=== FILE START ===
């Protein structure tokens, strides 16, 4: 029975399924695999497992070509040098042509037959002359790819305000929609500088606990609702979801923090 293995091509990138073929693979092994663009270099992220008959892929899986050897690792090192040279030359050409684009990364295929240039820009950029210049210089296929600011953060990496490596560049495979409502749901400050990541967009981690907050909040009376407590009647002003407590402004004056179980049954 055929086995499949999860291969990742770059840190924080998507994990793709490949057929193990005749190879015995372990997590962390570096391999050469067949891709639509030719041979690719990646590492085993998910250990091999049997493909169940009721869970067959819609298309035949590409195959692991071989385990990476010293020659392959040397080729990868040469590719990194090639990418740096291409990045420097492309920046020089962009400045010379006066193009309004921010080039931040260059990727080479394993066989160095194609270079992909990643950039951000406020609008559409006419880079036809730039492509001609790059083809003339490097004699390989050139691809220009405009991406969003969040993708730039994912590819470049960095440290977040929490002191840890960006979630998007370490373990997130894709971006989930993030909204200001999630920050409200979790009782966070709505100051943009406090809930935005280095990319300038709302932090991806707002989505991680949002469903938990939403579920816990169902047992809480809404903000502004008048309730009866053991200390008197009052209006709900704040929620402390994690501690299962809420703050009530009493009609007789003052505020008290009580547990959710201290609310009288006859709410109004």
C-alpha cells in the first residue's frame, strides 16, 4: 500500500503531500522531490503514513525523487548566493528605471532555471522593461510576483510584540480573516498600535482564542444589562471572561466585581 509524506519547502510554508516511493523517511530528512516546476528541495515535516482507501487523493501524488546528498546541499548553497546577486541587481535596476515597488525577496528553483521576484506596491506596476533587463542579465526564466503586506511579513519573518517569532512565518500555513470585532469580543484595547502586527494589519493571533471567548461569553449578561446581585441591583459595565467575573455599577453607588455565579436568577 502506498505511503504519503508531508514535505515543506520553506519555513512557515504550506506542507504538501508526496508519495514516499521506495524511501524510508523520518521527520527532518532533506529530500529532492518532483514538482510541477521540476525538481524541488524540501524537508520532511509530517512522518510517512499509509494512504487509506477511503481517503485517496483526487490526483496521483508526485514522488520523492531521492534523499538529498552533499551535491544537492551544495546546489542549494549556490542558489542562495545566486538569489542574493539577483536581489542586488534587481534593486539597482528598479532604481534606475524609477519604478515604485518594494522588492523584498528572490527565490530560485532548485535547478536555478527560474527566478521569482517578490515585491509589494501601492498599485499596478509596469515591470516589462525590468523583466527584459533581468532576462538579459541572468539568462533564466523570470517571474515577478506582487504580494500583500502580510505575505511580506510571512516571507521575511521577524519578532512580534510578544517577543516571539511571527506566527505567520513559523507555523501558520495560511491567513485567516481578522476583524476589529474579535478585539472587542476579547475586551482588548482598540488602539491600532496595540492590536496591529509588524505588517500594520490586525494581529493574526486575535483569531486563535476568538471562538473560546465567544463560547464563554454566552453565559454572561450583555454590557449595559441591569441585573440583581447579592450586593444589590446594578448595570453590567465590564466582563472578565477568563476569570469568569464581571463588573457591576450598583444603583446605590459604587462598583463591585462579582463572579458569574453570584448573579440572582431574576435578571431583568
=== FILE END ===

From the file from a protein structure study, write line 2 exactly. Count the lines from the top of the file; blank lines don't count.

C-alpha cells in the first residue's frame, strides 16, 4: 500500500503531500522531490503514513525523487548566493528605471532555471522593461510576483510584540480573516498600535482564542444589562471572561466585581 509524506519547502510554508516511493523517511530528512516546476528541495515535516482507501487523493501524488546528498546541499548553497546577486541587481535596476515597488525577496528553483521576484506596491506596476533587463542579465526564466503586506511579513519573518517569532512565518500555513470585532469580543484595547502586527494589519493571533471567548461569553449578561446581585441591583459595565467575573455599577453607588455565579436568577 502506498505511503504519503508531508514535505515543506520553506519555513512557515504550506506542507504538501508526496508519495514516499521506495524511501524510508523520518521527520527532518532533506529530500529532492518532483514538482510541477521540476525538481524541488524540501524537508520532511509530517512522518510517512499509509494512504487509506477511503481517503485517496483526487490526483496521483508526485514522488520523492531521492534523499538529498552533499551535491544537492551544495546546489542549494549556490542558489542562495545566486538569489542574493539577483536581489542586488534587481534593486539597482528598479532604481534606475524609477519604478515604485518594494522588492523584498528572490527565490530560485532548485535547478536555478527560474527566478521569482517578490515585491509589494501601492498599485499596478509596469515591470516589462525590468523583466527584459533581468532576462538579459541572468539568462533564466523570470517571474515577478506582487504580494500583500502580510505575505511580506510571512516571507521575511521577524519578532512580534510578544517577543516571539511571527506566527505567520513559523507555523501558520495560511491567513485567516481578522476583524476589529474579535478585539472587542476579547475586551482588548482598540488602539491600532496595540492590536496591529509588524505588517500594520490586525494581529493574526486575535483569531486563535476568538471562538473560546465567544463560547464563554454566552453565559454572561450583555454590557449595559441591569441585573440583581447579592450586593444589590446594578448595570453590567465590564466582563472578565477568563476569570469568569464581571463588573457591576450598583444603583446605590459604587462598583463591585462579582463572579458569574453570584448573579440572582431574576435578571431583568